Another target missed

Education ministry fails to achieve 45% university admission

11 January 2019 | Education

Only 40.4% of last year's full-time grade 12 ordinary level candidates have qualified for university admission, which is still way below the target set by the education ministry.

Education minister Katrina Hanse-Himarwa said there was a slight increase in the ordinary level learners qualifying for university admission - from 39.3% in 2017 to 40.4% in 2018.

“Although this is below the set target of 45%, it is still a move in the right direction,” she said yesterday.

The Fourth National Development Plan (NDP4) had aimed to increase the percentage of learners meeting the admission requirements for universities (25 points) or a D symbol or 4 or better grade in English, from 29.5% in 2011 to 45% by 2018.

Hanse-Himarwa said that out of the 23 594 full-time learners who wrote the grade 12 ordinary level examinations last year, 9 524 candidates qualified for admission to universities in this year, compared to the 8 632 in 2017.

Out of the 21 104 full-time learners that wrote the ordinary level grade 12 examinations in 2016, only 7 772 qualified for university admission.

In 2015, out of the 20 322 full-time candidates, 6 065 (29.8%) learners qualified for university admission.

Hanse-Himarwa said yesterday that this year 37.8% of the candidates obtained an E and an F grading in English, and therefore may qualify for admission for diploma and certificate courses at other institutions of higher learning.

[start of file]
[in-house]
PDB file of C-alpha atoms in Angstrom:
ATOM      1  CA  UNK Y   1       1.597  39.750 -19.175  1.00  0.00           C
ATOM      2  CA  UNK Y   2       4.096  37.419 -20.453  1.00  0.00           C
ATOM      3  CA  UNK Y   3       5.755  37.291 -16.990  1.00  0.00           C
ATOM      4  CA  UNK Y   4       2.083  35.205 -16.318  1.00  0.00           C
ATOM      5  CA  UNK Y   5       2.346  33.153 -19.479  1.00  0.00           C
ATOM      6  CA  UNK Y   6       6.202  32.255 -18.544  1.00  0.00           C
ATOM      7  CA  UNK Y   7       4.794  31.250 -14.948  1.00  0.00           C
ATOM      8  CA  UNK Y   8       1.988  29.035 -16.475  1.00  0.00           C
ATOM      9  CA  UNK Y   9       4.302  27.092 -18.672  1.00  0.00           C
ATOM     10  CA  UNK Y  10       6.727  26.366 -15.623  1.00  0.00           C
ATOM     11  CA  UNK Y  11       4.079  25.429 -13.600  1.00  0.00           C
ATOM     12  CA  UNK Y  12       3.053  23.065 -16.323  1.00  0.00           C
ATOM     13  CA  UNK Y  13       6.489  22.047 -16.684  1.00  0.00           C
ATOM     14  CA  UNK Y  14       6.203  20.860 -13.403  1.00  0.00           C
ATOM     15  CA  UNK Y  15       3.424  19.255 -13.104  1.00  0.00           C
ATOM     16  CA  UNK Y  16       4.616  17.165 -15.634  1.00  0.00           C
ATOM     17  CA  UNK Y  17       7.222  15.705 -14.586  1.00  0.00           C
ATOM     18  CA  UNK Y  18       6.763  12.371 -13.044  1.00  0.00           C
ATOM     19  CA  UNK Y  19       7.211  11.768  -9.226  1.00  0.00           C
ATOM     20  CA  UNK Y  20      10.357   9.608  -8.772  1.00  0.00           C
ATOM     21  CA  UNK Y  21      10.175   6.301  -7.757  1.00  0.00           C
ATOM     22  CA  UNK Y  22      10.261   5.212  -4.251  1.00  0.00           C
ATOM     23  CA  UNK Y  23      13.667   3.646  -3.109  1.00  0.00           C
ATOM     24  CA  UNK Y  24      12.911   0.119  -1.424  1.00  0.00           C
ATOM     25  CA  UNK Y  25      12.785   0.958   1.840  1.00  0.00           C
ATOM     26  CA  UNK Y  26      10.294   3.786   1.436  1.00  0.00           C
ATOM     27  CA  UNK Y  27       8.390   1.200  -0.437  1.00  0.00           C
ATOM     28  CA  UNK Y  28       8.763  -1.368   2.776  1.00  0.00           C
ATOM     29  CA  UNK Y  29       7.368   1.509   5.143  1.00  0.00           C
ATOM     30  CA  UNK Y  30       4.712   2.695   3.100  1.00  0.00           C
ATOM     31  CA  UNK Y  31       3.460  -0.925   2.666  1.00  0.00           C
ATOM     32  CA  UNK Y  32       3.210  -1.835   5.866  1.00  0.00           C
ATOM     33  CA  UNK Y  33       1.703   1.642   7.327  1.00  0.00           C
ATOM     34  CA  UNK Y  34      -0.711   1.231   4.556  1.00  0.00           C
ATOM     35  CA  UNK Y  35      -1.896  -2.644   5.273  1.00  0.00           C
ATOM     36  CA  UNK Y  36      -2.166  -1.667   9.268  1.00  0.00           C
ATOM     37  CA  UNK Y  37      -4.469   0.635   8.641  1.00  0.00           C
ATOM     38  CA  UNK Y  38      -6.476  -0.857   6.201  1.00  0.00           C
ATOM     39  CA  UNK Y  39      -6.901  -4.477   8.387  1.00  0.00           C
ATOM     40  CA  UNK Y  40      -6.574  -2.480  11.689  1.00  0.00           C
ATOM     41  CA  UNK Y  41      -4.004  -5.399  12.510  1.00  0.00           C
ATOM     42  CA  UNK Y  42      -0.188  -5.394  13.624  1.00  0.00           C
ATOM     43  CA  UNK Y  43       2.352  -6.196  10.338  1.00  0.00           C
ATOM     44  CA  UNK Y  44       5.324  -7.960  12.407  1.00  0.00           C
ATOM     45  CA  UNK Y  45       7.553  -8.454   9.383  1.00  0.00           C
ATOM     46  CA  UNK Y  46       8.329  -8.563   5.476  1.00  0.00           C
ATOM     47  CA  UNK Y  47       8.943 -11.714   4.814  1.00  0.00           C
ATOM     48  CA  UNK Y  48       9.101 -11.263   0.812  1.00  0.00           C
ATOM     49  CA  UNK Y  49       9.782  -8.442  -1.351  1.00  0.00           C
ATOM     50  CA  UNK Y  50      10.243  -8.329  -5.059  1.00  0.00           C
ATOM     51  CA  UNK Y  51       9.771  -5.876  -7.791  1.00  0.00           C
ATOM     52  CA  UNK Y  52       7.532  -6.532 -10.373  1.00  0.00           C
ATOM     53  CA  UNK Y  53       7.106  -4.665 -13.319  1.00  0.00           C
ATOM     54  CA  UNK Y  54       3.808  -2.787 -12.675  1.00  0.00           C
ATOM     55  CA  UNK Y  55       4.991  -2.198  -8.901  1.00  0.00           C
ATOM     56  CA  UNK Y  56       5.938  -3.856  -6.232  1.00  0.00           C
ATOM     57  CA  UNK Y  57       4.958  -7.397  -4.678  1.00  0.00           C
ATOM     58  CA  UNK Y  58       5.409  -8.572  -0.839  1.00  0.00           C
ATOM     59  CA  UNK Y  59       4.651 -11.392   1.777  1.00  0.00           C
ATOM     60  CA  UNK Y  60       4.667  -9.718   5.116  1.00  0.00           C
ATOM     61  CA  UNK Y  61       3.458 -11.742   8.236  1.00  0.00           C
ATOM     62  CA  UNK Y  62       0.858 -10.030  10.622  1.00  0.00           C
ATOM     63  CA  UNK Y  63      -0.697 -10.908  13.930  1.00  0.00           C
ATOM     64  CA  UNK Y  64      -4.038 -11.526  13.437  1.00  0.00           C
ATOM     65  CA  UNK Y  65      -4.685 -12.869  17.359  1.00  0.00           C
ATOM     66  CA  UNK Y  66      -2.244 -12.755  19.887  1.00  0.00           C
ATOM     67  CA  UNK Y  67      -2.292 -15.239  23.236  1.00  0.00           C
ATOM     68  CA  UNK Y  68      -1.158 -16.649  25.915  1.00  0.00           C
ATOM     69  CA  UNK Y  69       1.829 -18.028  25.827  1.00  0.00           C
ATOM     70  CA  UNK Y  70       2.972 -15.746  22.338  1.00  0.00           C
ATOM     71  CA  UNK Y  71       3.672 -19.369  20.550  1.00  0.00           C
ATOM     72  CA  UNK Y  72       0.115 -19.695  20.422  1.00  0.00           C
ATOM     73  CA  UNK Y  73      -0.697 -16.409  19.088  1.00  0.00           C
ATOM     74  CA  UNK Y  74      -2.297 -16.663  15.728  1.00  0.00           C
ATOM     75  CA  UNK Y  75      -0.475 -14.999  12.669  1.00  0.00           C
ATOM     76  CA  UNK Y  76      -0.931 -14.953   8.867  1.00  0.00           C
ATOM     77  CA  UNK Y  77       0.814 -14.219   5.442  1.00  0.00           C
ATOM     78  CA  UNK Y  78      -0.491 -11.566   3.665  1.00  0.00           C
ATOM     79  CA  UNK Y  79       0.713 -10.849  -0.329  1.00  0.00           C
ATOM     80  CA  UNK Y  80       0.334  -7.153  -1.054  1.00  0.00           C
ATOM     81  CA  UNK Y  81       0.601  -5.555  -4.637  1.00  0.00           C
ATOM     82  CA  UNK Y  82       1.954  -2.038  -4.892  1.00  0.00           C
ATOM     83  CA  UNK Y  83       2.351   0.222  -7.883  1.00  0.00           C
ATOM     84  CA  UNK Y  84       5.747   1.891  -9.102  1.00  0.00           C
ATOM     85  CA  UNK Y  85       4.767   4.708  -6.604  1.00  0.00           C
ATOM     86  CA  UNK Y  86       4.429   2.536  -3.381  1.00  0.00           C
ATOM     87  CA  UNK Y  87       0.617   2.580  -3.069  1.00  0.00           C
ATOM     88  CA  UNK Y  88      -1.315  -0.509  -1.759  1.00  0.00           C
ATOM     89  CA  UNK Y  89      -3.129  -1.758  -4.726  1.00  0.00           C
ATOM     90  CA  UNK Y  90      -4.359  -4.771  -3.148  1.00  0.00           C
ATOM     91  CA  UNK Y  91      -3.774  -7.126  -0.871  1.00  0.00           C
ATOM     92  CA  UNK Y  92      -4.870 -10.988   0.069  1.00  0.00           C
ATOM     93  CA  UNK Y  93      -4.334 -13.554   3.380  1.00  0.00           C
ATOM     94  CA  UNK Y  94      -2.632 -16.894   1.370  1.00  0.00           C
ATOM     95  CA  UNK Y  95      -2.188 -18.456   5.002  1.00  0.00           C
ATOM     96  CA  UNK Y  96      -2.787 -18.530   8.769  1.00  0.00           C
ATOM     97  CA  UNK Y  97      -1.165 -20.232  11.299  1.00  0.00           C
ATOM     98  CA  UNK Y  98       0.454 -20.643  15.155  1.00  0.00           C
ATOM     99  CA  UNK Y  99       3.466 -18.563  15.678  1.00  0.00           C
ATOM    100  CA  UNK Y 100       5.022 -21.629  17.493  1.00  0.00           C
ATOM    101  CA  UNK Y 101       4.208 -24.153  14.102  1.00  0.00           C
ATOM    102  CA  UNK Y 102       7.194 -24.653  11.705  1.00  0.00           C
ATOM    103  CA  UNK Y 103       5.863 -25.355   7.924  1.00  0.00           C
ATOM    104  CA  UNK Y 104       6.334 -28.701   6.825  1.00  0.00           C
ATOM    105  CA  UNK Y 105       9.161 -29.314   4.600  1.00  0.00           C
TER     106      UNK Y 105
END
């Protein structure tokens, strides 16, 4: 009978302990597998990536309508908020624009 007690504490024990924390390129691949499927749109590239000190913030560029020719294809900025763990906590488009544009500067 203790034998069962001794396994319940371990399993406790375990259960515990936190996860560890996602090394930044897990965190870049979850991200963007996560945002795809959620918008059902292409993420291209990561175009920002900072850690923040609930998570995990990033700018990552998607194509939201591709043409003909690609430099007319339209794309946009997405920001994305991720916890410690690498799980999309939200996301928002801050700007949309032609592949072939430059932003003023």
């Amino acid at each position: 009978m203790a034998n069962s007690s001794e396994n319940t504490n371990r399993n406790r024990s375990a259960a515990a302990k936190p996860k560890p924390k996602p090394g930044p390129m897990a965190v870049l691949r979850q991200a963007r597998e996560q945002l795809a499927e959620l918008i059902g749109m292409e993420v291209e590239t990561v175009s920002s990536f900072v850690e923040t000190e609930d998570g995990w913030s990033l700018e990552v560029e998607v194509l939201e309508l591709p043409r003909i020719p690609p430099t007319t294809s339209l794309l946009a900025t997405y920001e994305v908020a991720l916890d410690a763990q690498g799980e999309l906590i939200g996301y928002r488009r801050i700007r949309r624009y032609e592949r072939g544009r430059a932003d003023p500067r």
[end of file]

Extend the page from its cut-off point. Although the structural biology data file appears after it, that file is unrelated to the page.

“In total, 78.2% of all the candidates may qualify for admission, should they wish to pursue their studies in degree, diploma or certificate courses at respective institutions of high learning.”

According to Hanse-Himarwa, a total of 56 543 learners - comprising of 23 594 full-time and 32 940 part-time candidates - registered for the 2018 examinations.

She said the results of the 2018 full-time and part-time candidates, combined, give a positive picture, with 0.5% decline in ungraded candidate entries when compared to 2017.

“The performances throughout all the grades improved, except for grades A and B that remained the same as in 2017,” she said.

She further pointed out that results have shown a gradual improvement since 2014, and are encouraging, as well as a move in the right direction.

In summary, 93.3% full-time, 82.6% part-time and 89.8% of the combined candidates were graded in various subjects during 2018 examinations.

With regard to the full-time candidates, Hanse-Himarwa said the gap has narrowed gradually over the years with English meeting the set target of 35%.

Mathematics improved from 41.7% in 2017 to 42% in 2018, but it is still below the target of 49%.

Physical Science dropped from 46.1% in 2017 to 43.6% in 2018, which is below the target of 51%.

The percentage of ungraded full-time candidates also dropped with 0.4% between 2017 and 2018.

The results for part-time candidates showed a remarkable improvement throughout all the grades.

An improvement could be seen in the intermediate grades with an average increase of 0.8%.

“The improved performance of the part-time candidates in all the grades is also a clear indication that more part-time candidates may qualify for admission at institutions of higher learning,” said Hanse-Himarwa.

“Notwithstanding the improved performance of 5.2% in English, the ministry has commissioned research into the persistent poor performance in English second language at the ordinary level. This research has been completed and the first draft produced,” Hanse-Himarwa said.

She encouraged all learners, parents and the entire public to create a reading culture and to visit libraries, as well communicate in proper English, instead of “SMS language”.



ELLANIE SMIT